Greyhounds are often calm and quiet. They don’t bark much and enjoy spending much time lying around. However, they will chase just about everything that moves. Therefore, you should always keep your dog on a leash. As you might expect, they don’t do well in homes with cats.

These dogs can be a bit sensitive and they do best in environments that aren’t full of tension or activity. Therefore, they do best for homes with older, relaxed children.

6. Golden Retriever

golden retriever with a dog toy on grassy park
Image Credit: Ben Pitasky, Unsplash

The Golden Retriever isn’t as similar to the Vizsla as the other dogs on this list. However, it is worth noting as its one of the most popular dogs in the United States. They’re extremely intelligent and people-oriented but they require lots of exercise and entertainment. Otherwise, they can become out-of-control and destructive. They aren’t very laidback, so they do best in a household with active individuals. Homes with big families work best, as it allows many people to keep them well-exercised and entertained.

However, these dogs do have long fur and shed a lot. You’ll need to brush them often and enlist the help of a powerful vacuum. They differ from Vizslas in this way.

7. Labrador

Image Credit: Angel Luciano, Unsplash

The Labrador is somewhat similar to the Vizsla. They’re very energetic, requiring a lot of activity. They also align themselves closely with their owners, making them prone to separation anxiety. Their playful and friendly temperament makes them perfect for active families, however, they aren’t well suited as lap dogs.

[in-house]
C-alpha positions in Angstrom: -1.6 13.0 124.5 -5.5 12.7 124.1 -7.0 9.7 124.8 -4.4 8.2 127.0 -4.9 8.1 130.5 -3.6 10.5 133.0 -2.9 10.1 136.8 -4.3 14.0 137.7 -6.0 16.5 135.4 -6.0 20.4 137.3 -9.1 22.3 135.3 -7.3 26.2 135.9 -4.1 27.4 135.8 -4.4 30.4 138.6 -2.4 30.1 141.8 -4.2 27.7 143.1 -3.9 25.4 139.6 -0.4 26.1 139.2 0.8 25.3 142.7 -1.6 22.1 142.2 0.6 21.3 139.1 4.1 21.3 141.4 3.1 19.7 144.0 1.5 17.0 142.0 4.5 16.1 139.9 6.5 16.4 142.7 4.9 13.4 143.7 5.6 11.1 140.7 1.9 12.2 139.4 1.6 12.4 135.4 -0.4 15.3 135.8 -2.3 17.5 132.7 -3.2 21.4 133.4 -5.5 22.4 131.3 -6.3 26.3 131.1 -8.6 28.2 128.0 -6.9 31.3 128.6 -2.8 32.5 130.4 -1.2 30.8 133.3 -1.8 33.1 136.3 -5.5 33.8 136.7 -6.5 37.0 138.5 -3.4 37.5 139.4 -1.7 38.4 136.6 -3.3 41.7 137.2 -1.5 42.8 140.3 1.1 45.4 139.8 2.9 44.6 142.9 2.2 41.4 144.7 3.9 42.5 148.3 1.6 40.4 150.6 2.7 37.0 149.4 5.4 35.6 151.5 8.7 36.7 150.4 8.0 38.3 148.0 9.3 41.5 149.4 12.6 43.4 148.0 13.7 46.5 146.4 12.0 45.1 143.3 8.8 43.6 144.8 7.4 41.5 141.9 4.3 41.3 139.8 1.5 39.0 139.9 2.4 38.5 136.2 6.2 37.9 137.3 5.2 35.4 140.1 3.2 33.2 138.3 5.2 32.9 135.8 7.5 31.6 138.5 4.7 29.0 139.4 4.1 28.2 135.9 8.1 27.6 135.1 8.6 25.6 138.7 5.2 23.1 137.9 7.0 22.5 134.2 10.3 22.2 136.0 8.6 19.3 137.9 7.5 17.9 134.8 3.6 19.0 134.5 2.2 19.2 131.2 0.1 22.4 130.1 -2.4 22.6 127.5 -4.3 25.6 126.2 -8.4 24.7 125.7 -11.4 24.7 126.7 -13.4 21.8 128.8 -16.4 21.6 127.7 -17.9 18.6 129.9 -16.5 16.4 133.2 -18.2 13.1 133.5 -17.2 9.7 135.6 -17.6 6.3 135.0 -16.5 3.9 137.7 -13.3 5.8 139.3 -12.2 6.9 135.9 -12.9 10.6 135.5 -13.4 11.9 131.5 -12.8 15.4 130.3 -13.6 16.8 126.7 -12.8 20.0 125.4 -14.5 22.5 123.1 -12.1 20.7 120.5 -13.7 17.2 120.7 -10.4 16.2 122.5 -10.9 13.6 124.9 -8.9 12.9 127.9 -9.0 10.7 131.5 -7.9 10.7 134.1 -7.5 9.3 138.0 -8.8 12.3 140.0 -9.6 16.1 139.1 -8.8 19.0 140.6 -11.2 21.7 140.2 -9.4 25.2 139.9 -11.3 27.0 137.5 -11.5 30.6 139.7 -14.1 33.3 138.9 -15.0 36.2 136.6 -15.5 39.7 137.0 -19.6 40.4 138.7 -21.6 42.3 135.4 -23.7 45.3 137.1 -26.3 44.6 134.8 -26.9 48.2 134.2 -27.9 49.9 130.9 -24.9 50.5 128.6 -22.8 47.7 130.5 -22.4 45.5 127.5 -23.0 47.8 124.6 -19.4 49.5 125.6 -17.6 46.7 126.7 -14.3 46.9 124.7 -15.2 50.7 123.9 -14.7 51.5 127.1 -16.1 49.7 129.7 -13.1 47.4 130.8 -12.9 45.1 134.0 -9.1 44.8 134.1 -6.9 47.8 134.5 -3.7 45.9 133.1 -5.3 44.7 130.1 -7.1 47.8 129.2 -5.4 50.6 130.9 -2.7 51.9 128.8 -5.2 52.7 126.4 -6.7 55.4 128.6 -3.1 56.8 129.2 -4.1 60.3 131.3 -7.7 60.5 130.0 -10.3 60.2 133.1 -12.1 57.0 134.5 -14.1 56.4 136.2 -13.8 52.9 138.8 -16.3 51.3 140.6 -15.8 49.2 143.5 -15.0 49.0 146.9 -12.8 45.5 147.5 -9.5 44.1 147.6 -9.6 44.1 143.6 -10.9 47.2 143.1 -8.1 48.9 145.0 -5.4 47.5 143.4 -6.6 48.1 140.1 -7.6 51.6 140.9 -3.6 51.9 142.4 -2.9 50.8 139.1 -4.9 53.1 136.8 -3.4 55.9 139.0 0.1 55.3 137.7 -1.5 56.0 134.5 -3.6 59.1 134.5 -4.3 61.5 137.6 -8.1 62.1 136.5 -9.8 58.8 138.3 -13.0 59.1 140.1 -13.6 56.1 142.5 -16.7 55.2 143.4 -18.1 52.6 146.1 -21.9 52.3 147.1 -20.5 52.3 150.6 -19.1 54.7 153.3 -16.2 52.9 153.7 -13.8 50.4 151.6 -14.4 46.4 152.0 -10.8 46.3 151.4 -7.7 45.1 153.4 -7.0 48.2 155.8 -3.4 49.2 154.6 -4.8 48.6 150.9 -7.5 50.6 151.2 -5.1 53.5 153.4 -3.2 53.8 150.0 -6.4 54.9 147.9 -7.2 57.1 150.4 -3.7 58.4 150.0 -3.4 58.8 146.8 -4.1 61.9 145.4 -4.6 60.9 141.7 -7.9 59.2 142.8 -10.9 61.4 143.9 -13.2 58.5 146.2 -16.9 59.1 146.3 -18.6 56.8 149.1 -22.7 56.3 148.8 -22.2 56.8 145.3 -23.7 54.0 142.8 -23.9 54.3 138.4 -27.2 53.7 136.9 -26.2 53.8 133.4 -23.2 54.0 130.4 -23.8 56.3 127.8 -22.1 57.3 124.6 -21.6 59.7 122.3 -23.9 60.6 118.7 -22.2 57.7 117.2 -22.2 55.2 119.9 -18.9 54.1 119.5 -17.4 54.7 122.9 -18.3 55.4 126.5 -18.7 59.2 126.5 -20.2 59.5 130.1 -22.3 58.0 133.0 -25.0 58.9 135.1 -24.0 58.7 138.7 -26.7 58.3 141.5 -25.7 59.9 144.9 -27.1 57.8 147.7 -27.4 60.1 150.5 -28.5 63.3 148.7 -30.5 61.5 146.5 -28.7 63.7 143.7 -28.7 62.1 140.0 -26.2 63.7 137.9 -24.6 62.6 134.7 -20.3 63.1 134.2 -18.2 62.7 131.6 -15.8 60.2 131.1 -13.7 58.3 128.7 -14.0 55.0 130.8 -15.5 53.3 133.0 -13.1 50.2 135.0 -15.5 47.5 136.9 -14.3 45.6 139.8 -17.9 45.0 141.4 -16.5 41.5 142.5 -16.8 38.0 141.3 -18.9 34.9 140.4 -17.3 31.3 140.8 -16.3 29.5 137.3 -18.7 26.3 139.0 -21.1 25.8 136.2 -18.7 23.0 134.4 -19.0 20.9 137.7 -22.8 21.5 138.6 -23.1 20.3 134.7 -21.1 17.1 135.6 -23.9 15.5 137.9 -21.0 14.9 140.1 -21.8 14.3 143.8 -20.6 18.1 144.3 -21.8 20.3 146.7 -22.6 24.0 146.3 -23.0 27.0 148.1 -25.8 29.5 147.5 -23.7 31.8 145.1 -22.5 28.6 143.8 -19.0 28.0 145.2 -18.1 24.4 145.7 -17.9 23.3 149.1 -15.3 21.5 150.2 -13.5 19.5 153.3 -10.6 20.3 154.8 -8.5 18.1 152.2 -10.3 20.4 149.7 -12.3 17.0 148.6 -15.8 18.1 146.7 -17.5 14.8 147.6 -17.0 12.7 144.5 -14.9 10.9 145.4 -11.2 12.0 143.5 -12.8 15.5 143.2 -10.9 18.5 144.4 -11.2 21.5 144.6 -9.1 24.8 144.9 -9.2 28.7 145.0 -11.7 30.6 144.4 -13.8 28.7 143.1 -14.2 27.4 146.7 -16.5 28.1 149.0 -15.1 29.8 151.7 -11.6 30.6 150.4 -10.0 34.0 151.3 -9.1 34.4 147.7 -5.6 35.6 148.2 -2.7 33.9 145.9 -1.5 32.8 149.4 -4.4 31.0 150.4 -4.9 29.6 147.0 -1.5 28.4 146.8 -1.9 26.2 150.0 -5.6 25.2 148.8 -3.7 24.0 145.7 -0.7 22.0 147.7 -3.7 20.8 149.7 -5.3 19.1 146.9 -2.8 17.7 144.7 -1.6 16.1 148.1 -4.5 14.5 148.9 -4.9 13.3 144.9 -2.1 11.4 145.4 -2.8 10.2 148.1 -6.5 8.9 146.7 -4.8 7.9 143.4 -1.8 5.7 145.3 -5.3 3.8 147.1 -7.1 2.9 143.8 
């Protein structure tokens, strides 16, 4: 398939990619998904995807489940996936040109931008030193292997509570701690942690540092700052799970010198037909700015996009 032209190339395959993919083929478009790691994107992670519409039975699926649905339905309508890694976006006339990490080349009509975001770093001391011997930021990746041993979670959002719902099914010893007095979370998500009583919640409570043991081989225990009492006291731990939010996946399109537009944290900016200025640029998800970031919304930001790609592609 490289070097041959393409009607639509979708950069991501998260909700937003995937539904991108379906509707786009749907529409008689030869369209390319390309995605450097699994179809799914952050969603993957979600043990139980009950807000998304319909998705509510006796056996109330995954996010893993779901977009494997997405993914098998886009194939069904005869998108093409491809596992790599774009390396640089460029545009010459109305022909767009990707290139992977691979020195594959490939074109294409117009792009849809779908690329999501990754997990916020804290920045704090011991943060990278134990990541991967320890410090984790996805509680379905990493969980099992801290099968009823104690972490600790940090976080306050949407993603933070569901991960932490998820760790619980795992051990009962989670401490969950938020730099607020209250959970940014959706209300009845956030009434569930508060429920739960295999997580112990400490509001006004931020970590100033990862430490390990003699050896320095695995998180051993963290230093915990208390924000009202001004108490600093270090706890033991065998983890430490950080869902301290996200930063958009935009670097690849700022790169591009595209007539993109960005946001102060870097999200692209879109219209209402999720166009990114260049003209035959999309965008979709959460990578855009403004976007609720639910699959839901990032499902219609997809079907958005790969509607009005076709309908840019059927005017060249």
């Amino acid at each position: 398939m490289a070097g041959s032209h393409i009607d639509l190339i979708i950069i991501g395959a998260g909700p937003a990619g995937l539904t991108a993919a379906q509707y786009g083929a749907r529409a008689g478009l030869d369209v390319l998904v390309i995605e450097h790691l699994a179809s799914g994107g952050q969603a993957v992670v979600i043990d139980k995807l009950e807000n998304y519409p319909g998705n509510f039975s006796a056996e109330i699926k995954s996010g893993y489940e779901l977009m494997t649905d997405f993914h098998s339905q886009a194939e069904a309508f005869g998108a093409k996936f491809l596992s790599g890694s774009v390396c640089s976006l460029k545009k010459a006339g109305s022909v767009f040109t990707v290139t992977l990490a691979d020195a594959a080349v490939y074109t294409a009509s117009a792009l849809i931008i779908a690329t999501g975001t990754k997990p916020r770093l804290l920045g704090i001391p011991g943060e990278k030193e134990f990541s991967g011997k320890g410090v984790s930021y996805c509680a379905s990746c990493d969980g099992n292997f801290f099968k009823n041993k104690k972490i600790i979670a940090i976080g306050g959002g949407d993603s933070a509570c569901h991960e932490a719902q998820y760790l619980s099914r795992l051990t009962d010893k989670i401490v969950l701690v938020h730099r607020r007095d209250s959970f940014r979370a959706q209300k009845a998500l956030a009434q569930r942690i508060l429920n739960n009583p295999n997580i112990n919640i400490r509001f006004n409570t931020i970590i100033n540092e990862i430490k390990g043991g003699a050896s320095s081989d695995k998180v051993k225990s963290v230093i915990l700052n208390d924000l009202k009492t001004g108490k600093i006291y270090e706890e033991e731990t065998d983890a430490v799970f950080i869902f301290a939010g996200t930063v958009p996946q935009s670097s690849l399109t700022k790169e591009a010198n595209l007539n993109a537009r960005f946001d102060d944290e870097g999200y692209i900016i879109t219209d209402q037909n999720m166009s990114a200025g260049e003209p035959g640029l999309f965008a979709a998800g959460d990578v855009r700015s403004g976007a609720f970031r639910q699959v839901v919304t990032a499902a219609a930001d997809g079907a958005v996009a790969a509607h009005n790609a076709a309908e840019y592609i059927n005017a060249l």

This breed doesn’t require the same attention as the Vizsla, so they may be better suitable for families with less time. However, you do have to be cautious regarding their exercise requirements, as they require a lot of activity each day.

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There you have it! If you like the look and temperament of a Vizsla but for whatever reason cannot get one (they are rather difficult to find), the dogs on this list are fairly similar in different ways. The most similar attribute to all these breeds is their energy levels—all these dogs need a lot of exercise to keep them happy and healthy, just like a Vizsla.

Featured Image Credit: Shakarrigrafie, Shutterstock